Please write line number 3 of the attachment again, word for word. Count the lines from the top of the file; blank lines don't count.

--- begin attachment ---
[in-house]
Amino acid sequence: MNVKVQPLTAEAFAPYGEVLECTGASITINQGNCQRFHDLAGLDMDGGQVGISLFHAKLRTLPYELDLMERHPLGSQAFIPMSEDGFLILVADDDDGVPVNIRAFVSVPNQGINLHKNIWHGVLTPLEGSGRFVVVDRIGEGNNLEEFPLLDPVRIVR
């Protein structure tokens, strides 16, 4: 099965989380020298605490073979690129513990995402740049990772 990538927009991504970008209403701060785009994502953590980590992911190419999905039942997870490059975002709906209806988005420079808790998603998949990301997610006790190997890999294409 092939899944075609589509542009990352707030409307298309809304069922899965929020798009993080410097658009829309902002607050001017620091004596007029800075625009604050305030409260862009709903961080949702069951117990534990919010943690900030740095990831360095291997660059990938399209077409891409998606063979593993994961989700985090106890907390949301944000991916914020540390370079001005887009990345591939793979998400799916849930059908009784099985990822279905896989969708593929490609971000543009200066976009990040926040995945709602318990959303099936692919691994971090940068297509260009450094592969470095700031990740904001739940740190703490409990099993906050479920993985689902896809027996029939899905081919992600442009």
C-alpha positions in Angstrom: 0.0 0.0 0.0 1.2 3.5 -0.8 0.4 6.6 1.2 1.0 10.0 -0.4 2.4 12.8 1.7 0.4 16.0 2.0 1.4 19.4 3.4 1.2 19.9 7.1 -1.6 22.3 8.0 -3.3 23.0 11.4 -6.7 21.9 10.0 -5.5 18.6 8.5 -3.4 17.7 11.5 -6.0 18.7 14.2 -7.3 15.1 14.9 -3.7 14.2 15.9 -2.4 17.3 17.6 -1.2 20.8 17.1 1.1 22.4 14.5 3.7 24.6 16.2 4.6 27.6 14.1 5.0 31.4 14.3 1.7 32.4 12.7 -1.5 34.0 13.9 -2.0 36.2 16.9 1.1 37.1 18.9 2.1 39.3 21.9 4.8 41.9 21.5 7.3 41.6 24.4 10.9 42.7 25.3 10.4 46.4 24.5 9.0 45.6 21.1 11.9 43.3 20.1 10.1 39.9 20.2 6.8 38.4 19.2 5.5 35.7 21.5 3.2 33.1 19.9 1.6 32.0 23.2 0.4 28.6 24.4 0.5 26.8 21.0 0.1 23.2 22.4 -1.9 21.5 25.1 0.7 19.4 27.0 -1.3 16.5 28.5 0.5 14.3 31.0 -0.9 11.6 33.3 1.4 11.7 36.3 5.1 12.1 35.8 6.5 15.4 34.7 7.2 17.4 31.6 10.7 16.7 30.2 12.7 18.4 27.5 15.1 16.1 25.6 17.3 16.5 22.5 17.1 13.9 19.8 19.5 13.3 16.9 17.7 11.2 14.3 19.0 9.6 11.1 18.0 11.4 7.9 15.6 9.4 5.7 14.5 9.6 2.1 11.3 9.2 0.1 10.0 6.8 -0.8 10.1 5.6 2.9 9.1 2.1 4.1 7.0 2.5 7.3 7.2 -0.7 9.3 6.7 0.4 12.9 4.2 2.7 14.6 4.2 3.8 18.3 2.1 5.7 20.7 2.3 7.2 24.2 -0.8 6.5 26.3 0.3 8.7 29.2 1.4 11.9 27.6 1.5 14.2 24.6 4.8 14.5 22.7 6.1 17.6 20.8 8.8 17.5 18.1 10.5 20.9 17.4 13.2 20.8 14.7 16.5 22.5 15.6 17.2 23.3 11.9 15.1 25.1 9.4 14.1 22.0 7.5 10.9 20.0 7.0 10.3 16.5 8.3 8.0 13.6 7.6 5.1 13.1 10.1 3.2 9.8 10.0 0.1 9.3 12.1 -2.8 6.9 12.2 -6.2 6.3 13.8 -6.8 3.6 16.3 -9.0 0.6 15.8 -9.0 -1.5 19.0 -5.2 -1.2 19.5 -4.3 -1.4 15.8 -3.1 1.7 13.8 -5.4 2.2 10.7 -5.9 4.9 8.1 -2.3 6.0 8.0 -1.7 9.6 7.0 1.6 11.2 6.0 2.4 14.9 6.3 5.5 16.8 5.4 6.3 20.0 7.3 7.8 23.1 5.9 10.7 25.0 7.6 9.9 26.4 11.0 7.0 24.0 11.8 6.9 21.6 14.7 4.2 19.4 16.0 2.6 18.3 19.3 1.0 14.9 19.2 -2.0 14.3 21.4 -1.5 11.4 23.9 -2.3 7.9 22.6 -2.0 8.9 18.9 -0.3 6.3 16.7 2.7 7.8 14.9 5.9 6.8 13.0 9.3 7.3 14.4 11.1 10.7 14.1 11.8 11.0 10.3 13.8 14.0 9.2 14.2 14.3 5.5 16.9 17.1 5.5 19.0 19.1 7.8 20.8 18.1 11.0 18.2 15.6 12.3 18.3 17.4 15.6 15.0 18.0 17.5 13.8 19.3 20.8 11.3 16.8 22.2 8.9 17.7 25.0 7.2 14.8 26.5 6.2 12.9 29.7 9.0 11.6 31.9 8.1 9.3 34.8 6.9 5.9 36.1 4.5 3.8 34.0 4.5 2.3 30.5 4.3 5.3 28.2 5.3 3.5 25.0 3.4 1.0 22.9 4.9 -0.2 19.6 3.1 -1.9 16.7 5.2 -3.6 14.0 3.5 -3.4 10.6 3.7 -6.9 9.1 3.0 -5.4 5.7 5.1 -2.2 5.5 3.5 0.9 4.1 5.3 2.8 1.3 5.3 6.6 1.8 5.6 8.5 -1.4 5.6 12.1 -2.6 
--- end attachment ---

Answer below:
């Protein structure tokens, strides 16, 4: 099965989380020298605490073979690129513990995402740049990772 990538927009991504970008209403701060785009994502953590980590992911190419999905039942997870490059975002709906209806988005420079808790998603998949990301997610006790190997890999294409 092939899944075609589509542009990352707030409307298309809304069922899965929020798009993080410097658009829309902002607050001017620091004596007029800075625009604050305030409260862009709903961080949702069951117990534990919010943690900030740095990831360095291997660059990938399209077409891409998606063979593993994961989700985090106890907390949301944000991916914020540390370079001005887009990345591939793979998400799916849930059908009784099985990822279905896989969708593929490609971000543009200066976009990040926040995945709602318990959303099936692919691994971090940068297509260009450094592969470095700031990740904001739940740190703490409990099993906050479920993985689902896809027996029939899905081919992600442009």